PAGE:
offenses involving other victims. Detective Kelly had
previously explained Walker's Miranda rights to
him. After the rights form was read to Walker, he was asked
if he knew what it meant, and he said that he didn't
know. Detective Kelly then summarized the rights for Walker,
stating that they meant that "you can talk to us without
a lawyer, or you can talk to us with a lawyer. Okay? That
means that if you want to stop talking to us, you can stop at
any time." Walker was then asked if he understood, and
he said that he did. Kelly pressed him further, asking,
"Are you sure?" Walker responded, "Yes,
ma'am." After repeatedly telling the detectives that
he understood his rights, he then agreed to speak with them.
The interview itself was not long, lasting less than two
hours. He was not denied anything during the course of the
interview, and he was not mistreated. While he was in the
Hamilton County Justice Center at the time of questioning, he
was being held there on a separate matter. He was 20 years
old at the time, and had had numerous contacts with the
justice system before that.
It is worth noting that the trial court was able to not only
read the cold transcript of the interview, but was also able
to listen to the audio recording. The audio recording gives a
different sense of the exchange than can be had from reading
the words on the page. It is in situations like this when
this court should give deference to the trial court's
interpretation of such evidence. The trial court listened to
the recording of Kelly reading the rights to Walker,
Walker's response claiming he did not understand, and
Kelly's explanation of the rights. On this record, the
trial court's determination was supported by competent,
The trial court concluded that there was "nothing,
frankly, that indicates that he did not understand the
ramifications of signing the Miranda waiver."
In the context of this case, and having determined that the
trial court permissibly rejected the opinions of the expert
witnesses, this statement was accurate. While the experts
reached a different conclusion, the trial court was not
required to accept their opinions as long as other evidence
in the record supported departing from their conclusions.
Compare State v. White, 118 Ohio St.3d 12,
2008-Ohio-1623, 885 N.E.2d 905, ¶ 70 (the trial court
failed to set forth any rational basis grounded in the
evidence for rejecting the uncontradicted testimony of two
qualified expert witnesses in the field of psychology). In
this case, the trial court gave an extensive recitation of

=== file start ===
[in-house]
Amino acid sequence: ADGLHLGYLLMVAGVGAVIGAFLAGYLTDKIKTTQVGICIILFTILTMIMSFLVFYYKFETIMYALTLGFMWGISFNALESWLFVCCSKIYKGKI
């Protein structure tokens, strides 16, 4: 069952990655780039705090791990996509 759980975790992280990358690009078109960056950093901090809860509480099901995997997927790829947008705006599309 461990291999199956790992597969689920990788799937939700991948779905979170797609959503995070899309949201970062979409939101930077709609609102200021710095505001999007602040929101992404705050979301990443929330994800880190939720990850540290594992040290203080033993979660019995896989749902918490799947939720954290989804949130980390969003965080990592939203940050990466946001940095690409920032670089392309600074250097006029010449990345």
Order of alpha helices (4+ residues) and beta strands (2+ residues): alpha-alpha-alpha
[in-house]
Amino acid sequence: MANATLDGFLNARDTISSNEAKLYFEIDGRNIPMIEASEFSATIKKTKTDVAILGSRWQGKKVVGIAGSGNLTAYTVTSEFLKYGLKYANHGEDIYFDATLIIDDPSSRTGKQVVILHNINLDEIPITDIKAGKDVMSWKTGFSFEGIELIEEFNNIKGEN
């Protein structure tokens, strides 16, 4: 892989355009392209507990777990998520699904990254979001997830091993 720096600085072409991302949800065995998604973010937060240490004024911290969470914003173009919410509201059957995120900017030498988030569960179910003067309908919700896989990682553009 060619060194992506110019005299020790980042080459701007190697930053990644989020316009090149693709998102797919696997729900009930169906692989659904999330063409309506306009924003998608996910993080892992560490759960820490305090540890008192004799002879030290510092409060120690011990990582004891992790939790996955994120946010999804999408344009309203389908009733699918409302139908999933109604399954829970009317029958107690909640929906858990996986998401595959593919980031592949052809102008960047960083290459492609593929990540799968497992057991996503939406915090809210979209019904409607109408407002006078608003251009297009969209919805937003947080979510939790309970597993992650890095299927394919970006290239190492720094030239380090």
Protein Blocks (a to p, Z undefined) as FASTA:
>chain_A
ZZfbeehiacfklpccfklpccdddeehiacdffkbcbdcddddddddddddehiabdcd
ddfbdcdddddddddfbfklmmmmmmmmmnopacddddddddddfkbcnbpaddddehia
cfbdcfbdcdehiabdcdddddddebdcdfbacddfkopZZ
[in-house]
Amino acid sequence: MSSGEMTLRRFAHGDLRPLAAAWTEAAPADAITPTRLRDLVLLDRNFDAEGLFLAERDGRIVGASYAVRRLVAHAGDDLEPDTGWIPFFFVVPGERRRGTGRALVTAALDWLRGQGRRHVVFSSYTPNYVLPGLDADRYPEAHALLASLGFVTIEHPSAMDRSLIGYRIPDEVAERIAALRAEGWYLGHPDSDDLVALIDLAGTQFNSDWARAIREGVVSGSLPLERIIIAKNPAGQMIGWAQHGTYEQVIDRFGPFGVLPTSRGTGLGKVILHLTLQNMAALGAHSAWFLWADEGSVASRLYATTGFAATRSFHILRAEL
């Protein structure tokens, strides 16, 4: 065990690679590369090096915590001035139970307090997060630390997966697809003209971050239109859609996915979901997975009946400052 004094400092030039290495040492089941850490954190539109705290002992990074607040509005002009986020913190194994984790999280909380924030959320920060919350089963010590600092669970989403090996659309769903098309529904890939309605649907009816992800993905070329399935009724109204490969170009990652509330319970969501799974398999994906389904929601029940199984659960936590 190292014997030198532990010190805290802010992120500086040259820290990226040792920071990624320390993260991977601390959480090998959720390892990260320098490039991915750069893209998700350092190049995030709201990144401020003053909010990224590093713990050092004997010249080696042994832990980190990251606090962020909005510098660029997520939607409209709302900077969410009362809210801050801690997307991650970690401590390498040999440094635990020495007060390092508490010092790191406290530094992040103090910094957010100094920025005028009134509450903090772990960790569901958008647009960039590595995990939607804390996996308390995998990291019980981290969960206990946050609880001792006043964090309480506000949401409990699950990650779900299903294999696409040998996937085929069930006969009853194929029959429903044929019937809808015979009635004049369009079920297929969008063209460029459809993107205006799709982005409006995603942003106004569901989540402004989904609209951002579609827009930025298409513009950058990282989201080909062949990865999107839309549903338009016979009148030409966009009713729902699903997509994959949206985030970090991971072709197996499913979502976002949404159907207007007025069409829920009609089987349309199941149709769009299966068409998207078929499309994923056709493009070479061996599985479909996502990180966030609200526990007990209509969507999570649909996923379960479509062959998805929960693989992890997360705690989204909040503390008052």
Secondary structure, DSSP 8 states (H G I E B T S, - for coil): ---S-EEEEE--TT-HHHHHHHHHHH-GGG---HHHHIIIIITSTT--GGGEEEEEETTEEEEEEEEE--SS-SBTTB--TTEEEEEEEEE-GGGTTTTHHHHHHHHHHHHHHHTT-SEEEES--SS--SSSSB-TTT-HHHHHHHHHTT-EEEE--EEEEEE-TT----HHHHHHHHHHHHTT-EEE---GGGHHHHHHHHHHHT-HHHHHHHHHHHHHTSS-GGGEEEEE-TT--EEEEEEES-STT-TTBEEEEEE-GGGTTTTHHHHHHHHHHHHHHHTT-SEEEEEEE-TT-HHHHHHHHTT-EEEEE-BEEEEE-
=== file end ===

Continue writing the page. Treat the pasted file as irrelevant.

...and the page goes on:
the evidence in the record to explain why it did not agree
with the expert witnesses. Because the trial court's
finding was supported by some competent, credible evidence,
the trial court did not err when it denied his motion to
suppress. We overrule Walker's first assignment of error.
of Miranda Warning and Subsequent
While the dissent has raised the issue of Detective
Kelly's inadequate explanation of the Miranda
rights during Walker's interview, Walker neither raised
that issue in the trial court, nor argued that issue to this
court on appeal. During the course of the proceedings on the
motion to suppress, Walker's counsel clearly limited the
scope of his challenge to his "capacity to waive his
Miranda rights, " not their adequacy. After
having presented the expert testimony, counsel argued only
that the "State has the burden * * * of proving, by a
preponderance of the evidence, that Mr. Walker's
statement was voluntary. You have two experts who have both
agreed independently that [it] was not." Counsel
concluded by stating that "we ask that you accept and
follow the opinions offered to you by the scientific experts
in this regard."
"It is well-settled law that issues not raised in the
trial court may not be raised for the first time on appeal
because such issues are deemed waived." Columbus v.
Ridley, 2015-Ohio-4968, 50 N.E.3d 934, ¶ 28 (10th
Dist.), quoting State v. Barrett, 10th Dist.
Franklin No. 11AP-375, 2011-Ohio-4, ¶ 13; see State
v. Comen, 50 Ohio St.3d 206, 211, 553 N.E.2d 640 (1990).
This "well-settled law" applies to arguments not
asserted either in a written motion to suppress or at the
suppression hearing. Id., citing State v.
Johnson, 10th Dist. Franklin No. 13AP-637,
2014-Ohio-671, ¶ 14; State v. Vaughn, 12th
Dist. Fayette No. CA2014-05-012, 2015-Ohio-828, ¶ 9;
State v. Perkins, 9th Dist. Summit No. 21322,
2003-Ohio-3156, ¶ 13; State v. Molk, 11th Dist.
Lake No. 2001-L-146, 2002-Ohio-6926, ¶ 11.
Walker would not have been able to raise on appeal the issue
of whether the warnings he received from Detective Kelly were
adequate. And the appellate record demonstrates that he has
not. Throughout his brief to this court, Walker continued to
rely solely on Walker's mental capacity to understand his
rights, as demonstrated by the expert testimony. Even in his
third assignment of error, wherein Walker argues the
ineffectiveness of trial counsel, ...